2 12.60 a 2.23 c 3.6 8.32 min DAI days after inoculation.70 b Calothrix geitonos 61.4 a 1. Calothrix geitonos.63 j 1.98 e 2.50 b 1.56.32 3. 3.70 b 1. 8.27 a 5.05 level.97 a 144. CV coefficient of variance.17 d 1. P.4 12.298 0.73 d 0. SEM± standard error of means±.53 b 1.73 d 0.84 g 0.50 ef 2. caffeic 3.70 d 3.63 f 5. the two means are significantly different Phenolic acids (gallic.67 c Anabaena doliolum 34.83 d Aulosira fertilissima 75.27 e 1.63 e 0. One population t-test for total phenol : t = 2.42 1. 9. 5.63 a Phormidium fragile 28.93 fg 0. Tolypothrix tenuis. boryanum inoculation showed maximum gallic acid content (170.50 a 1.30 d 3.16 b 2.44946. Anabaena oryzae.63 b 52.62 de 1.54 de 0.8 HPLC retention time (Rt) gallic acid 2.80 d SEM± CD (P = 0. P = 0.50 c 84.50 c 2.83 c 3.100 0.07 e 6.10 c 1.30 de 3.63 b 9. at 0.22.40 d 4.13 lg/g) after 30 DAI in the rhizosphere soil followed by gentisic acid (9.00 c 1.70 a 3.17 h 4.551 0.37 de 2. maximum content of chlorogenic acid (7.57 b 2.00 g 2.60 b 1.16 e 2.62 a 1.60 cd 2. Plectonema boryanum.184 0.93 0.37 e 1.00 f 0. gentisic. Oscillatoria acuta.6 28.5 1.40 ef 67.13 de 2.47 lg/ g).57 e 1.26 lg/g) was found in rhizosphere soil of 123 .13 d Oscillatoria acuta 90.03 i 2. 10. 6.872 2.82 e 0.57 bc 0.53. Values in the same column followed by a different letter are significantly different (a = 0.7 9.549 0.80 de 109. Control.80 a Plectonema boryanum 87.27 h 1.02477.00 fg 135.43 f 0.60 b Tolypothrix tenuis 56.431 CV % 3. 7.40 b 1.05) 1. Similarly. Phormidium fragile.37 efg 2. ferulic 4. 2.578 0.43 b 4. 5 Total phenol content in terms of gallic acid equivalents in the leaves of rice plants inoculated with different cyanobacterial strains—1. Aulosira fertilissima.23 b 8.195 0.05) in Duncan’s multiple range test Fig.37 cd 129.63 c 3.562 Antonie van Leeuwenhoek (2011) 100:557–568 Table 1 Accumulation of phenolic acids in leaves of rice plants after 15 and 30 days of cyanobacterial inoculation Treatments Phenolic acids (lg/g fresh wt) 15 DAI 30 DAI Gallic Caffeic Chlorogenic Ferulic Gallic Caffeic Chlorogenic Ferulic Anabaena oryzae 75.23 0.67 c Control 20.90 de 45.76 f 6. CD critical difference (at significance of 95%). chlorogenic 3.70 g 88.8 12.80 f 0.83 d Hapalosiphon intricatus 111. 4.47 e 1.17 g 2.50 g 22. Anabaena doliolum.21 efg 1.59 0. chlorogenic and ferulic acids) and flavonoids (rutin and quercetin) in the rhizosphere soil was consistently observed at 15 and 30 DAI and gallic acid was found to be maximum in all the treatments (Table 2).185 0. Hapalosiphon intricatus.145 0.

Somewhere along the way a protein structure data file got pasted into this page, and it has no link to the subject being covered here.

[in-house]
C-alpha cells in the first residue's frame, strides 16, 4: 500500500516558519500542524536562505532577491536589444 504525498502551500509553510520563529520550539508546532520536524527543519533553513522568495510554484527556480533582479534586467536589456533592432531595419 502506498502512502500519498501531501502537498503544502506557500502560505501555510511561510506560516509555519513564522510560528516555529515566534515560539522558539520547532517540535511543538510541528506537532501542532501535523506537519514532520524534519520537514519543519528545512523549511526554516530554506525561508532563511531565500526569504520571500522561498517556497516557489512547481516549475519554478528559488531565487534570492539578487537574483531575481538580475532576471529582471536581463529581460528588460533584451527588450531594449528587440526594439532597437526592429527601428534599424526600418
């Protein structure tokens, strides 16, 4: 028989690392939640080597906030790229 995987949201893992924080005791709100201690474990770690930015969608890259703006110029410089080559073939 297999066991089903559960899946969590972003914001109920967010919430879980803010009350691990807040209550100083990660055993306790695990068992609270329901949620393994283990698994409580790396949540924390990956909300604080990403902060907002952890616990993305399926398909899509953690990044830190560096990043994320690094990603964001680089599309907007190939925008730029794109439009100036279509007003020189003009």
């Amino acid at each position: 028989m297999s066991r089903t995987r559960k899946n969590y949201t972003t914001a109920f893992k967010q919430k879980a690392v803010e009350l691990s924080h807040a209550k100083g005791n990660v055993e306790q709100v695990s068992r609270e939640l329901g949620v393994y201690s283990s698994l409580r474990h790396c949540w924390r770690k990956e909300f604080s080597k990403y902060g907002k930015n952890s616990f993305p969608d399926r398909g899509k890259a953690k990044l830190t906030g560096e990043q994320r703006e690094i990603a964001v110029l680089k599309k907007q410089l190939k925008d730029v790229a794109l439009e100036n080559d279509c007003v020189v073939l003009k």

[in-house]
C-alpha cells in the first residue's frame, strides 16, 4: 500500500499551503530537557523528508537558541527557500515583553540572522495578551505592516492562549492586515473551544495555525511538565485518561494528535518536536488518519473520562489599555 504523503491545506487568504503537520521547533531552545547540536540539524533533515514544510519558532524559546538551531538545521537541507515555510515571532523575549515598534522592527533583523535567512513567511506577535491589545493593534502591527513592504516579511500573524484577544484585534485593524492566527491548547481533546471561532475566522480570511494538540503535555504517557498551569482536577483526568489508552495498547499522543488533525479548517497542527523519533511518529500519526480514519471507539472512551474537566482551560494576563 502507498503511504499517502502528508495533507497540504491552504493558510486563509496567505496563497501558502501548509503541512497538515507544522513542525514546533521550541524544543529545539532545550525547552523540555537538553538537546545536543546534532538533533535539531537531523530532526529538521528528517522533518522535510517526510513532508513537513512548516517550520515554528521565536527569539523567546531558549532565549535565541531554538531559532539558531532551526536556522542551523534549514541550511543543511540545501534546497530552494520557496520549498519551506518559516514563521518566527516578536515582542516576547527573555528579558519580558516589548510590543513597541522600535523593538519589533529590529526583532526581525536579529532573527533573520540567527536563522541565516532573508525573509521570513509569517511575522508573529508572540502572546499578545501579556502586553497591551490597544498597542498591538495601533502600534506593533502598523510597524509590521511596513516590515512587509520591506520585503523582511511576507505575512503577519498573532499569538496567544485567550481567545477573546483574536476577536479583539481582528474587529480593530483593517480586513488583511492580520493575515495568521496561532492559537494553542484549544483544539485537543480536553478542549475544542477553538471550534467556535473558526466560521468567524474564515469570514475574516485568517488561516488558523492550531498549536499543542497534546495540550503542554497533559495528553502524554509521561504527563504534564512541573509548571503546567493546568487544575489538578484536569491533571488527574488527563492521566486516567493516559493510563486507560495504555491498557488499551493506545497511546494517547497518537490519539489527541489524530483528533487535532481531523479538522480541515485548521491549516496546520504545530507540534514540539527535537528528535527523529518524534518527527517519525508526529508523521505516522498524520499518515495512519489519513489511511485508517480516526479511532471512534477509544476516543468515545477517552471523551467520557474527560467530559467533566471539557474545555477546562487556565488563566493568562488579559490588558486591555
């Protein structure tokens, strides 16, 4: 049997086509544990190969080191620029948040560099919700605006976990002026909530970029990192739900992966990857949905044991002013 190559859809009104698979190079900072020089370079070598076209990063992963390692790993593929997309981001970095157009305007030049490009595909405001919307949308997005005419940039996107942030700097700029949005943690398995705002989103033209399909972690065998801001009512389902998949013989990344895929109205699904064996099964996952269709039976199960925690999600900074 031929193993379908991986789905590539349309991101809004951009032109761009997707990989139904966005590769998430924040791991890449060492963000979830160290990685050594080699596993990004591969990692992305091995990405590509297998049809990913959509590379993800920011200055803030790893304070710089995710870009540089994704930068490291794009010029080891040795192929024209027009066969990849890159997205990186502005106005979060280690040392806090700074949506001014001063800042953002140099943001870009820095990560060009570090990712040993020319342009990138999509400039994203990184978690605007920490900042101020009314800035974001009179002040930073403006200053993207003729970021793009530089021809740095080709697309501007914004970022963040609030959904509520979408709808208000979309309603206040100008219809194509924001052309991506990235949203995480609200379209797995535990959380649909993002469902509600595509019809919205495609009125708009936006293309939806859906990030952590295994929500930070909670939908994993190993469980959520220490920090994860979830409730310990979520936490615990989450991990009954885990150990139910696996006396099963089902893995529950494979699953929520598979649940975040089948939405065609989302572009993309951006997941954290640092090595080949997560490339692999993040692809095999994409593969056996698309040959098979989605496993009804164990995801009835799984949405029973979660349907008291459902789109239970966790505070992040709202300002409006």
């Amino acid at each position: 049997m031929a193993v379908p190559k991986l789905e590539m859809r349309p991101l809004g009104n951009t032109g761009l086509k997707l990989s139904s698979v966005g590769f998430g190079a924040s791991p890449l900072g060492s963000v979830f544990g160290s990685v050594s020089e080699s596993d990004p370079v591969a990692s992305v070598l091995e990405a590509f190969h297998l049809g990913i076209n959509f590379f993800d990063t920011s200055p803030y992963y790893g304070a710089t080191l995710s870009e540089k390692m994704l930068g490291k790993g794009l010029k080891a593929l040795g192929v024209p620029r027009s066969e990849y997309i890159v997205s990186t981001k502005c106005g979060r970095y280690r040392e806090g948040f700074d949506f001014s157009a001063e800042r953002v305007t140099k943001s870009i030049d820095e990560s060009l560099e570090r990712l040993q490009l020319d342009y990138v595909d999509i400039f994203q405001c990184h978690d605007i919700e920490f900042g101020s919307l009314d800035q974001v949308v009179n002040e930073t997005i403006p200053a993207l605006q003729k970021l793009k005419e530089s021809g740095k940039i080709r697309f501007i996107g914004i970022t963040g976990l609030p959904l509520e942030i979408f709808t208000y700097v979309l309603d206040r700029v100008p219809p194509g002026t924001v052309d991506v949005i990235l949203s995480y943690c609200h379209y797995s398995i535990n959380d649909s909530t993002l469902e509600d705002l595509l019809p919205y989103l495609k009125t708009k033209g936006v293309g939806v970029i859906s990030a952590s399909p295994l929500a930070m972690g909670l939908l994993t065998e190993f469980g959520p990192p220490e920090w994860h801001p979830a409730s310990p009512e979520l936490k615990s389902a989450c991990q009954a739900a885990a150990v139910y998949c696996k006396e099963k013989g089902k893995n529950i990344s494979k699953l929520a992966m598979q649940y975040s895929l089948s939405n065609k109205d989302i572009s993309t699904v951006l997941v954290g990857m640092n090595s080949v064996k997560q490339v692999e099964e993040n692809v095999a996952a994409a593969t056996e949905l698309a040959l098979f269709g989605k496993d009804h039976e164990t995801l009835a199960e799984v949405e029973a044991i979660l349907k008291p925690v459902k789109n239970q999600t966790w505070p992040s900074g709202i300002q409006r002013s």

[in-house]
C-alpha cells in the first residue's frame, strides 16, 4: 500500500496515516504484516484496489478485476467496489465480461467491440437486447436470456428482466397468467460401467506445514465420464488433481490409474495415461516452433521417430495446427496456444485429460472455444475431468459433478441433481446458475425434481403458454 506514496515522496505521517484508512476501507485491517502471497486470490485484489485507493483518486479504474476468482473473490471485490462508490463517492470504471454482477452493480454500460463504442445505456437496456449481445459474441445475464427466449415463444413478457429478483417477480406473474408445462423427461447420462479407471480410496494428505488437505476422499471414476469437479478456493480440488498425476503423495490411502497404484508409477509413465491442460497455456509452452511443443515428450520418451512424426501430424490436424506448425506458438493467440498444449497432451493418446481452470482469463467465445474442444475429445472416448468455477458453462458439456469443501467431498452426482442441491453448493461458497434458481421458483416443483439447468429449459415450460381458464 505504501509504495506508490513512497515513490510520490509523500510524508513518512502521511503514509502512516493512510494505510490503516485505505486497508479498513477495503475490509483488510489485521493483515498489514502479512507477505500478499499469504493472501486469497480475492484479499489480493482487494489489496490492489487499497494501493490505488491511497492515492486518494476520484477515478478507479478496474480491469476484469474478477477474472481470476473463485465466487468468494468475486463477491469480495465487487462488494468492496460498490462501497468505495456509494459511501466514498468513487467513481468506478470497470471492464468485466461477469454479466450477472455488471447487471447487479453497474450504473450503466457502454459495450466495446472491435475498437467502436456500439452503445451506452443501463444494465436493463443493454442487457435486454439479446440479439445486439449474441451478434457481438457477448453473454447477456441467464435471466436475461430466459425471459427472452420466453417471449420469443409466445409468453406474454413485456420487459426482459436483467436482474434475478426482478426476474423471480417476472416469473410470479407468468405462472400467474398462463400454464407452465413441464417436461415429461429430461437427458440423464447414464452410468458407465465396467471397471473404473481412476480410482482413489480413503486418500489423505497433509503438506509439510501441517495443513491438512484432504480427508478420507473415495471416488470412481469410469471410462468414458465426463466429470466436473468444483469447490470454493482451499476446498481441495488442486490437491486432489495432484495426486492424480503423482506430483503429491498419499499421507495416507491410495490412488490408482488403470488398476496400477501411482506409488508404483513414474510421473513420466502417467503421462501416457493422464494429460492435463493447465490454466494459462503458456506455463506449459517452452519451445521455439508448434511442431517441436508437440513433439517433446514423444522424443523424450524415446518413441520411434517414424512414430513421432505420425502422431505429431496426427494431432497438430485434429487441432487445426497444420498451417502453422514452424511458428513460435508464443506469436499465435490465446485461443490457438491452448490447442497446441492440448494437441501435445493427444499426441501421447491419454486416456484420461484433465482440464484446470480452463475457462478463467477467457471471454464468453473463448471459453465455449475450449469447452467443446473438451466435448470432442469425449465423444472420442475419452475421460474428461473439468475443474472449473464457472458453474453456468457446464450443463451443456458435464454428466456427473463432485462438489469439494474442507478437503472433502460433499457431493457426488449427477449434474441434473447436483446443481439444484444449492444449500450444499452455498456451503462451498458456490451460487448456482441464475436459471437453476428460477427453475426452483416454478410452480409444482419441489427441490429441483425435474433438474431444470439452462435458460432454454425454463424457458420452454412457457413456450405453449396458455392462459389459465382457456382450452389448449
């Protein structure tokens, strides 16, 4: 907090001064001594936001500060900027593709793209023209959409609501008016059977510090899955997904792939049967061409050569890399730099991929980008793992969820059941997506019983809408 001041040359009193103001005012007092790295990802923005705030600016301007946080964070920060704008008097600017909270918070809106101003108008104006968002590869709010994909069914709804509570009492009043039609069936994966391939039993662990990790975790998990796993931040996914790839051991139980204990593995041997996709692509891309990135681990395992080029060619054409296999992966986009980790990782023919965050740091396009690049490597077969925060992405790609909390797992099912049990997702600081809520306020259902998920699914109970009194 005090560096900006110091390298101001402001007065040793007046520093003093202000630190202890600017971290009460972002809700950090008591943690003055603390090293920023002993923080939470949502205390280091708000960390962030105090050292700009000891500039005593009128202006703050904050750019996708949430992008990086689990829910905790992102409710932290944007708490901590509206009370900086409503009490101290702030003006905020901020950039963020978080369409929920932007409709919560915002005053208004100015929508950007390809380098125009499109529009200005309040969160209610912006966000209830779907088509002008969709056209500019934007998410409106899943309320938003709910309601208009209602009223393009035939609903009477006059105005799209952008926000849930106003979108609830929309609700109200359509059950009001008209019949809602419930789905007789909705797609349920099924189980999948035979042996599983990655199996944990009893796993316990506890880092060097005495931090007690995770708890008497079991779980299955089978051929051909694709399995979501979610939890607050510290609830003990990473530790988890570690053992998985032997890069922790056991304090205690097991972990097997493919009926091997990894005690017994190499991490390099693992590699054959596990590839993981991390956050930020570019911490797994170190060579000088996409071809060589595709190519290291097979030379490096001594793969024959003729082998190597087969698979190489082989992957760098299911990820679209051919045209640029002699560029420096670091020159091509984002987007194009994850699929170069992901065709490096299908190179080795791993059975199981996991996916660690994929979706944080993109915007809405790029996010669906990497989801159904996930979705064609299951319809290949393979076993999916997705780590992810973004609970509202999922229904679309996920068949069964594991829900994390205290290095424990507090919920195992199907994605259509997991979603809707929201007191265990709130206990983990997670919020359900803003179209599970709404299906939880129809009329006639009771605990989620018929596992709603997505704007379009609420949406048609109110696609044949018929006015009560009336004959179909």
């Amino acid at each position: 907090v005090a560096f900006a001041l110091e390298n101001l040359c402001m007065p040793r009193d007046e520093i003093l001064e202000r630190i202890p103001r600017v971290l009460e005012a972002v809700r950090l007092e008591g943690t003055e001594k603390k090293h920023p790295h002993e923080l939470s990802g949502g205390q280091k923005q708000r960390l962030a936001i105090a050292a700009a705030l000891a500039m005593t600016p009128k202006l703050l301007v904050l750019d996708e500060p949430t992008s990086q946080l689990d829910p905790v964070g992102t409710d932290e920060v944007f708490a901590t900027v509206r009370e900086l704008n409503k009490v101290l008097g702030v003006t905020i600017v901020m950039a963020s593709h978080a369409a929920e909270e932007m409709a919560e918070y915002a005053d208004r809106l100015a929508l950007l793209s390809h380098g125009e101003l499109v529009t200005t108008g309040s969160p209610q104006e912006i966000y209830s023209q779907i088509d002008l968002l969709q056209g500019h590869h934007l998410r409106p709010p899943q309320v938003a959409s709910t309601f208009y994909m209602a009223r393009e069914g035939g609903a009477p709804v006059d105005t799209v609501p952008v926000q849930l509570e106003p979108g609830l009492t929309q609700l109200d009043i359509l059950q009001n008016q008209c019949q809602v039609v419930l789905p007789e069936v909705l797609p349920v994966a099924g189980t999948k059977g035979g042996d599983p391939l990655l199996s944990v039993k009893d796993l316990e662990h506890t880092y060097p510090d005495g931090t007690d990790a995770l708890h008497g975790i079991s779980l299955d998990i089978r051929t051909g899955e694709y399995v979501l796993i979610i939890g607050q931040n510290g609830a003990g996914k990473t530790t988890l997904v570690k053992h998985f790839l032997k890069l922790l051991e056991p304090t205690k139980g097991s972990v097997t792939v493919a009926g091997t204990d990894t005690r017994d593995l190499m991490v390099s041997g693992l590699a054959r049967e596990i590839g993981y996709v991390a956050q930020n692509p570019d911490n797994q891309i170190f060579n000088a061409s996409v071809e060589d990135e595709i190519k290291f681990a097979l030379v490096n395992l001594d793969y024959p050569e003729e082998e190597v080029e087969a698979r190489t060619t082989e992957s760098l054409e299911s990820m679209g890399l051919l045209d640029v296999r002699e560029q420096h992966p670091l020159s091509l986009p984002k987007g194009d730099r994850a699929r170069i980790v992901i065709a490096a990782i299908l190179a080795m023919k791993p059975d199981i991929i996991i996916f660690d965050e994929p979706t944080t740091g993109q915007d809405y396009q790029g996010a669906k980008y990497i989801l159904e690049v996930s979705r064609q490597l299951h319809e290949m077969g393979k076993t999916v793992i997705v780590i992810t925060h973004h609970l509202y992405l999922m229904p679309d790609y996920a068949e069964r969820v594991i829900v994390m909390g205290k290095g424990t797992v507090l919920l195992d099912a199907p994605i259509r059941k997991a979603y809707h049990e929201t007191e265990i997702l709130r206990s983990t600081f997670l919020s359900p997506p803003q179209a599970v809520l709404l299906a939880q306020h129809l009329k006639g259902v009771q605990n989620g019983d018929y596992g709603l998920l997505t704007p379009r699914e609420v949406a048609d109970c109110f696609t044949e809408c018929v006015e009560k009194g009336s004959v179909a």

flavonoids and phytohormones in the root rhizosphere due to production and release of such metabolites in the rhizospheric soil. Overall. fertilissima and quercetin (9.68 lg/g) in P. 9. 9). Biologically active substances are 123 . 10. Aulosira fertilissima. and protein content) of rice grown under stress soil (pH 8.Antonie van Leeuwenhoek (2011) 100:557–568 Fig. chlorophyll. Aulosira fertilissima. 1997). Phormidium fragile. 3. 4. 9) inoculated with different cyanobacterial strains. However. its presence was directly correlated with the root or shoot length. 7 Phenylalanine ammonia lyase (PAL) activity in the leaves of rice plants inoculated with different cyanobacterial strains 1. 3. Anabaena doliolum. 6. 6. 8) and the rhizospheric soil (Fig. boryanum showed high content of phytohormones that was reflected in terms of root and shoot length. Control Fig. the level of phytohormones in the rhizospheric soil was also fairly high and corresponded with root length (Fig.2 dS/m). the two means are significantly different A. Hapalosiphon intricatus. Control. The level of phytohormones (IAA and IBA) was determined in rice leaves (Fig.19803. Anabaena doliolum. 1). inoculation of rice plants with P. EC 5. Discussion Concomitant qualitative and quantitative alterations in secondary metabolites in leaves and rhizospheric soil of plants inoculated with certain cyanobacterial strains is positively correlated with growth (root. increased levels of phenolics. 8. plant height showed increasing trend except in certain treatments (Fig. 4. 2008). 7. 9. Plectonema boryanum. 10. One population t test: t = 22. Although the presence of IAA was more prevalent quantitatively than the IBA. Oscillatoria acuta. 2. at 0. Reduced growth and development of rice plants due to salt stress in terms of damaged biochemical and physiological mechanisms is documented (Fadzilla et al.61309E-9. Inoculation of cyanobacterial strains favored enhanced content of compounds in comparison to control. 5. Tolypothrix tenuis. Phormidium fragile. 5. Simultaneously. Oscillatoria acuta. enhanced content of total phenol.76 lg/g) in A. Anabaena oryzae. Interestingly. Calothrix geitonos. acuta. The level of phytohormones in plant leaves was very high as compared to control and so was the plant height.05 level. Hapalosiphon intricatus. 8.60 lg/g) in O. Calothrix geitonos. Results indicated systemic accumulation of phenylpropanoid metabolites. shoot length. 7.8. Anabaena oryzae. Tolypothrix tenuis. flavonoids and phytohormones in the root rhizosphere were also observed. 6 Peroxidase activity in the leaves of rice plants inoculated with different cyanobacterial strains 1. biomass accumulation. P = 3. Corresponding to the high levels of IAA and IBA in leaves. such stresses in plants may be believed to some extent by the application of rhizobacterial inoculants which evoke various local or systemic mechanisms to help plants sustain their growth under stress conditions (Yang et al. Our results indicated that cyanobacteria when inoculated in rice caused direct local changes and enhanced level of phenolic acids. peroxidase and PAL enzyme and induced accumulation of phytohormones in plant leaves. Plectonema boryanum. ferulic acid (4. Qualitative and quantitative analysis of the 563 compounds was performed by reverse-phase HPLC and further validated by the LC-MS/MS analysis. oryzae. 2. boryanum inoculated plants (Table 2). rutin (5.